a film by Lloyd Eyre-Morgan.
2013 | 107 mins | UK.
principal players: Janet Bamford / Dawn, Olivia Sweeney / Nicola, Daniel Booth / Josh, Jody Latham / Barnsey, Coby Hamilton / Chrissy, Joe Watts / Mikey, Josh Croft / Ryan, James Devlin / Dave, Neil Ely / Jonno and with Michael Ross as Dawn's Father.
Adapted Synopsis: "Vulnerable and unable to articulate their worries, troubled teenagers Josh and Nicola struggle with their mother's mental instability, whilst equally trying to forge relationships outside of the family unit. Only as their mother's sessions of regression therapy continue to take a heavy toll, will their love for her prove unconditional or have they reached their breaking point?"
Set for the main part on an estate that wouldn't be out of place in Shameless and cue Jody Latham doing a loutish reprise of his Shameless character Lip Gallagher, here writer and director Lloyd Eyre-Morgan of Dream On fame has once again triumphed in delivering an emotional feature that wonderfully juxtaposes shades of comical light, with the dramatic darkness of its central theme.
It is a multi-faceted title piece that is played with zeal by its cast of largely fresh faces, fine performances that seamlessly blend in with those, leads Janet Bamford and Daniel Booth included, who starred in the theatrical production upon which it is based. Indeed and whilst Olivia Sweeney is on splendid form as sassy sister Nicola, it is Daniel Booth as her brother and avid video blogger Josh who charms the boys, given his homosexual orientation is all but apparent from day one thanks to some X-rated internet surfing, as he compensates for his unrequited love for his straight best friend and filmmaking partner Mikey and here cue a sensuous fantasy sequence with Joe Watts, with an online hook-up that sees America calling, courtesy of an out and proud performance from Josh Croft as California cutie Ryan.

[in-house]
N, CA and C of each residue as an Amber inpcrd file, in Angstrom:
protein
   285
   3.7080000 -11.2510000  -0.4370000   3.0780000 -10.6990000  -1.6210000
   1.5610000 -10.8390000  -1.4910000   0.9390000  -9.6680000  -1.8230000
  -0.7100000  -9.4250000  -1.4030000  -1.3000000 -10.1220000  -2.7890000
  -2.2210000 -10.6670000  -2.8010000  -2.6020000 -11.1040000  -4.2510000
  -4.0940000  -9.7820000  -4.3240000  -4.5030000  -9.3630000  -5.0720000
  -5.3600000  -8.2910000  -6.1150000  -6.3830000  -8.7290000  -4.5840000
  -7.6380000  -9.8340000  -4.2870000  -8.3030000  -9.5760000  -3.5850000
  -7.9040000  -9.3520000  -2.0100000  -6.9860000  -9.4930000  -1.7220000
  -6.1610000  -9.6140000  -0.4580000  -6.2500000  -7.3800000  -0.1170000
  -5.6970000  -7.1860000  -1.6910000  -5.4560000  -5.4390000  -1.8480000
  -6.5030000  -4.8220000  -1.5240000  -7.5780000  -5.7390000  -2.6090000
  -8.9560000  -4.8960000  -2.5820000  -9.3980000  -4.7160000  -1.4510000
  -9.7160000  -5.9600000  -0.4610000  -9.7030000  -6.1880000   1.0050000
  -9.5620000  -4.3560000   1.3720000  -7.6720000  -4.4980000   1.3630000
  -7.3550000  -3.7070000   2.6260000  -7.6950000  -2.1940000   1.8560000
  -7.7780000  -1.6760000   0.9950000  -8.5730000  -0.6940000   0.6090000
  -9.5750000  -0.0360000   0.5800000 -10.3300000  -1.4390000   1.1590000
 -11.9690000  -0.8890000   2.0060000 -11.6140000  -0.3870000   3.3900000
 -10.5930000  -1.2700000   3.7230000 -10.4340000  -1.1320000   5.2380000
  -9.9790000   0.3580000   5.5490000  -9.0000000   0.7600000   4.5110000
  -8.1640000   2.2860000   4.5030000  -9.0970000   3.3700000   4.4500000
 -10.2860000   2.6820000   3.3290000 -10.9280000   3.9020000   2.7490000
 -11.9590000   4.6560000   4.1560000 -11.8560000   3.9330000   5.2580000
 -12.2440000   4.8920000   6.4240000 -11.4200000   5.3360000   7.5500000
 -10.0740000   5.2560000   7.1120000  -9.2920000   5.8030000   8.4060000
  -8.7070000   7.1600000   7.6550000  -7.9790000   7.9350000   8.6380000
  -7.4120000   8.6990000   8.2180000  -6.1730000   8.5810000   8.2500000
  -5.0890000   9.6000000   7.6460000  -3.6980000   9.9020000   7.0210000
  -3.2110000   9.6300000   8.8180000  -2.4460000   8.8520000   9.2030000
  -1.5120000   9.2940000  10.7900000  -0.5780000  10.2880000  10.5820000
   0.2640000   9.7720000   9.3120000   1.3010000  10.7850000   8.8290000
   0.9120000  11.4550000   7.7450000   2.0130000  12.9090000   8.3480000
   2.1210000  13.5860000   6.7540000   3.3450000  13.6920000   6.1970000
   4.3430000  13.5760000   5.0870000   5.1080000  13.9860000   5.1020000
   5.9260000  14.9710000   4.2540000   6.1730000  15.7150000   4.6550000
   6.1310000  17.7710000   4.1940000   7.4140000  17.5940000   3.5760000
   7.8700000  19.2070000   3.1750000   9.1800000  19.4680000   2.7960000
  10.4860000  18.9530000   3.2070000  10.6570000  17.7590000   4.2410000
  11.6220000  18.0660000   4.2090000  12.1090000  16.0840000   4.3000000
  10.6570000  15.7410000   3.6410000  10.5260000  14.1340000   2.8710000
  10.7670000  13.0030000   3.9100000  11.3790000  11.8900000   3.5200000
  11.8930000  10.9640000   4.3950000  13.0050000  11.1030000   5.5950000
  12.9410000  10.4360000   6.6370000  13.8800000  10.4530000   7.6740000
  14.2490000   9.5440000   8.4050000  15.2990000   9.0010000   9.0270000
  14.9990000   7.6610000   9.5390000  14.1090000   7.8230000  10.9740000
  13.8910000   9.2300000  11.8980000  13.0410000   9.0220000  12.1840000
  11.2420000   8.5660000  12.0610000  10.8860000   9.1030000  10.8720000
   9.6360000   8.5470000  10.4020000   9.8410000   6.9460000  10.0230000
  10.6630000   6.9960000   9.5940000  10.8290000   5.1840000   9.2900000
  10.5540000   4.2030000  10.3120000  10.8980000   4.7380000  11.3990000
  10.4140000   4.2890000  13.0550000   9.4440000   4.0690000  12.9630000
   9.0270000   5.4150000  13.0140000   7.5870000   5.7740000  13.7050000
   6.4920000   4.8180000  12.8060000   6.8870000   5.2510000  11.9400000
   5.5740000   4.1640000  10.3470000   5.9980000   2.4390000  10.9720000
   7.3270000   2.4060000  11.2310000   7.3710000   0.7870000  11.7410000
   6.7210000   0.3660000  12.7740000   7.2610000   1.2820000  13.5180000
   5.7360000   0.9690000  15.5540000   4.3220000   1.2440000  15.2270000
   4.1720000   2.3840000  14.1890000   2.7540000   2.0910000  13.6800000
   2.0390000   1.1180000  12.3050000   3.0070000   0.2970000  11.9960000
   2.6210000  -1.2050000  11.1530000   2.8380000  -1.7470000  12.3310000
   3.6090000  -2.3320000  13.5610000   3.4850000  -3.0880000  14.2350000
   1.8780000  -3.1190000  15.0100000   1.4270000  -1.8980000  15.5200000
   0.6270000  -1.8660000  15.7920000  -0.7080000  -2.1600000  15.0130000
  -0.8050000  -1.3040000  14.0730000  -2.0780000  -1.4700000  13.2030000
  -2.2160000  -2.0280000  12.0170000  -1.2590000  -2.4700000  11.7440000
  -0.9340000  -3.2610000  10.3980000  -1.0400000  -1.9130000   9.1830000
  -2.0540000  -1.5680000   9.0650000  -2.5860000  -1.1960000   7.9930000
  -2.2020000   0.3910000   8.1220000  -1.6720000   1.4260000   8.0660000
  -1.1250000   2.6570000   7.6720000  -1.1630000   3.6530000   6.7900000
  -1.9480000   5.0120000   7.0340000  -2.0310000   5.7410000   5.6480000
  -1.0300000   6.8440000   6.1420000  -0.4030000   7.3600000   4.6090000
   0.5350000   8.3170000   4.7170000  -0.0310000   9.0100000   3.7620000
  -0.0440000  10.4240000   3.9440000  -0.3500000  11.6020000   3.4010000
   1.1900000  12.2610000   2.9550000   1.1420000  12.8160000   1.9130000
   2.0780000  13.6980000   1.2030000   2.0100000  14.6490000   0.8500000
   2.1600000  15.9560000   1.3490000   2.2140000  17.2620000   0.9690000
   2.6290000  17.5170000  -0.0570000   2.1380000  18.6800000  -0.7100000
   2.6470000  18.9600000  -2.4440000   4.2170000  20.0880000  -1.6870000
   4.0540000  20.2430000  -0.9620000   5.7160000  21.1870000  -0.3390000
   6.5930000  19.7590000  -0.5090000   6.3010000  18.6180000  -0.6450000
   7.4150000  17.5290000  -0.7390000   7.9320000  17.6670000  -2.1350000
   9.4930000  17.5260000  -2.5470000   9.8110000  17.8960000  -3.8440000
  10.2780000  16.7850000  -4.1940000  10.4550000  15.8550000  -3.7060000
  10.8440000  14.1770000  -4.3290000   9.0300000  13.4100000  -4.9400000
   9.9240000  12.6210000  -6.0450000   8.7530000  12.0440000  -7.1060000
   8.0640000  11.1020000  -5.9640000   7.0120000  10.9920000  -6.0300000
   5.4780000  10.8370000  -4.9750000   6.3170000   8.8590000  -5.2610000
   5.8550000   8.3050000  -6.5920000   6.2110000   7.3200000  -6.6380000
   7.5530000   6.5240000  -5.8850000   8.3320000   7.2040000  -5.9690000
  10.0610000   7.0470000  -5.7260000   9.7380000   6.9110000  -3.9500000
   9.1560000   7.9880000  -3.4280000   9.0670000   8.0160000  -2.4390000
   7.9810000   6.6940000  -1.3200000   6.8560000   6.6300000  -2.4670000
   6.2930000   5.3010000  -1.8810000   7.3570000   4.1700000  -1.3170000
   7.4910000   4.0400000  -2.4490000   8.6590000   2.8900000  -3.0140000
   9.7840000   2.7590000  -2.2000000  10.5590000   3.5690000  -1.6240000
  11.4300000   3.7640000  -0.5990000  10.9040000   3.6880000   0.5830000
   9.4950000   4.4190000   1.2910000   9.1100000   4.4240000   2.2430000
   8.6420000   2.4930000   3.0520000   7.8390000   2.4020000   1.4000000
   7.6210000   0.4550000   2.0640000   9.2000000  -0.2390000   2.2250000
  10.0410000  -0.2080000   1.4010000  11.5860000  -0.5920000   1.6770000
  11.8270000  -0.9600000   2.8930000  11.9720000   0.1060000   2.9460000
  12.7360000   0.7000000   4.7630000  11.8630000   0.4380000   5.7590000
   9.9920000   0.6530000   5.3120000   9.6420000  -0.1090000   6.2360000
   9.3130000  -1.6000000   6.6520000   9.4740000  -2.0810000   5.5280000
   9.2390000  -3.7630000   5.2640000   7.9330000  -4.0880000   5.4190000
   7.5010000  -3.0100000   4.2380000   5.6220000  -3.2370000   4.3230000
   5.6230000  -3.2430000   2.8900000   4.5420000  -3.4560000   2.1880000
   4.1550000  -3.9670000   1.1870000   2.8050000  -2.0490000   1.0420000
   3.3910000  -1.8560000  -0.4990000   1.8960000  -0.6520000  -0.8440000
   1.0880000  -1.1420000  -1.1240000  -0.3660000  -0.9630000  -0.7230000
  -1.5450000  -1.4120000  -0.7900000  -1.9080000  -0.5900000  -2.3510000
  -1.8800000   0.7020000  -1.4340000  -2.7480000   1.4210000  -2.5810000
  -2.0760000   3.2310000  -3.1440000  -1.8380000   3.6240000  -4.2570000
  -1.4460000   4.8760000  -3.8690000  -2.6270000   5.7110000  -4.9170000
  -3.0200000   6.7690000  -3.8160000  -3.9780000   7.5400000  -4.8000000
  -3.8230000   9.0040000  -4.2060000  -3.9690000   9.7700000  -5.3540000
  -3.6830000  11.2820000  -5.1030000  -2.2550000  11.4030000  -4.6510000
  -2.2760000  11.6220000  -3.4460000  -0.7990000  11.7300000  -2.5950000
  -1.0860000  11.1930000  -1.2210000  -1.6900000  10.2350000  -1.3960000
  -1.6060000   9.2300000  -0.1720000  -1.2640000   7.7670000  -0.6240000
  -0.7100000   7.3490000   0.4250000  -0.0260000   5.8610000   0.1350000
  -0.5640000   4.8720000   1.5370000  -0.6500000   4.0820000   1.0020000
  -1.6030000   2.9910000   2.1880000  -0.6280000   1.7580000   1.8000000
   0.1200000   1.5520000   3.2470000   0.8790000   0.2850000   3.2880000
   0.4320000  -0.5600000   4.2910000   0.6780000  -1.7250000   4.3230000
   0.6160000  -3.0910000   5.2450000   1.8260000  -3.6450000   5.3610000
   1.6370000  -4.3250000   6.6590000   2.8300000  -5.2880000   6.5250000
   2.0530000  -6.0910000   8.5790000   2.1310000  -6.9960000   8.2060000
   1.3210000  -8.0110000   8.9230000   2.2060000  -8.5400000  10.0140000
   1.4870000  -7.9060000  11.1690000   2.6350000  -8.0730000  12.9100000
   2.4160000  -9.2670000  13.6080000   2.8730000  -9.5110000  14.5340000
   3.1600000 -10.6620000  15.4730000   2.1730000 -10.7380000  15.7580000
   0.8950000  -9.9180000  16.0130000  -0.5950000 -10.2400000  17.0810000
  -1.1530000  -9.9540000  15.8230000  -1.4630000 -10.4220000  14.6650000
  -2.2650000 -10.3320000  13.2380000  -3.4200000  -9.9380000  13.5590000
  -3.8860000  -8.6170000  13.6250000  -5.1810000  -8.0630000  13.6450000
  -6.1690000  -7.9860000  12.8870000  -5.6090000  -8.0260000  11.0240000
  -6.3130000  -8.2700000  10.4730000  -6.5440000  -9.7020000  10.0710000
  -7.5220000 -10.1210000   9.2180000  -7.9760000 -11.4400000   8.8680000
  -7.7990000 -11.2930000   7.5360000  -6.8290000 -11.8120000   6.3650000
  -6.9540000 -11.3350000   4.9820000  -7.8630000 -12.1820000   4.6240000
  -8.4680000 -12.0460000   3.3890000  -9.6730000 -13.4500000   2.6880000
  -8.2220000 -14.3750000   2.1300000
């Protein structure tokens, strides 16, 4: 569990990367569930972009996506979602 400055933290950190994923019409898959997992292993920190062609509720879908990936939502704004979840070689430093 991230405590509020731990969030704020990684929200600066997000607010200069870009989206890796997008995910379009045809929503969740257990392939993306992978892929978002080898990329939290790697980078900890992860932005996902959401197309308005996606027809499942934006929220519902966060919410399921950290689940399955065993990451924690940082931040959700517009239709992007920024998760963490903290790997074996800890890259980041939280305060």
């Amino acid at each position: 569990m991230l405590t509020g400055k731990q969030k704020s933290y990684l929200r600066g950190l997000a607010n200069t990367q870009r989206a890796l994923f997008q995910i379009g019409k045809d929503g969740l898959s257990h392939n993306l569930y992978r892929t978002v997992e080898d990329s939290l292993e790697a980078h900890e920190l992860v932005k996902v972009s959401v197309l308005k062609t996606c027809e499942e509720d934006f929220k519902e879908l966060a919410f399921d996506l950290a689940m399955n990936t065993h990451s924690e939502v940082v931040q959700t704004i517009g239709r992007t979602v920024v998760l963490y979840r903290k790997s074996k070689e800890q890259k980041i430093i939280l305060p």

Dream Boy in Celluloid.
Yet in a film in which the end credit footage truly concludes the story and yes, there's a rainbow coloured twist in the tale, that is if you didn't see it coming, LEM keeps his narrative grounded thanks to the solid work of Janet Bamford as the mother of the piece. Previously seen in LEM's Dream On, here Bamford excels in the role of a woman on the verge of a mental breakdown; her Jekyll and Hyde-like personality causing friction on the home front, as the alarming issue of child molestation takes to the spotlight, along the way unleashing a series of emotional scars that she has still to come to terms with under the supervision of her somewhat creepy therapist. Only are such recollections fact or fiction? That of painful memories long suppressed or and as many think, the product of false memory syndrome?
Fact or fiction in Celluloid.
Intercut with an ever so sweet video montage of the lover boys in London, backed by a delightful turn from Coby Hamilton in the role of Nicola's not so worldly wise best friend Chrissy and acutely charting a young man's tentative steps into the world of same-sex relationships, this psychological feature frankly has a lot going for it. And whilst shades of its stage origin remain, this is not a criticism, given here Lloyd Eyre-Morgan continues to impress, his dialogue beautifully merging drama with comedy and his filmmaking played with an ever so realistic feel to it. All of which makes for a powerful and touching coming out work. For that is the bottom line here, given gay cinema has a new voice, one that and alongside the likes of Rikki Beadle-Blair, Darren Flaxstone / Christian Martin and Simon Savory, to name but a few, are keeping it provocatively fresh and vibrant. Oh and I kind of like the name of the film too. But then, I would - naturally.
Gay Visibility - overt.
Nudity - the erect monty / photos.
Overall - file under ... 3+ stars.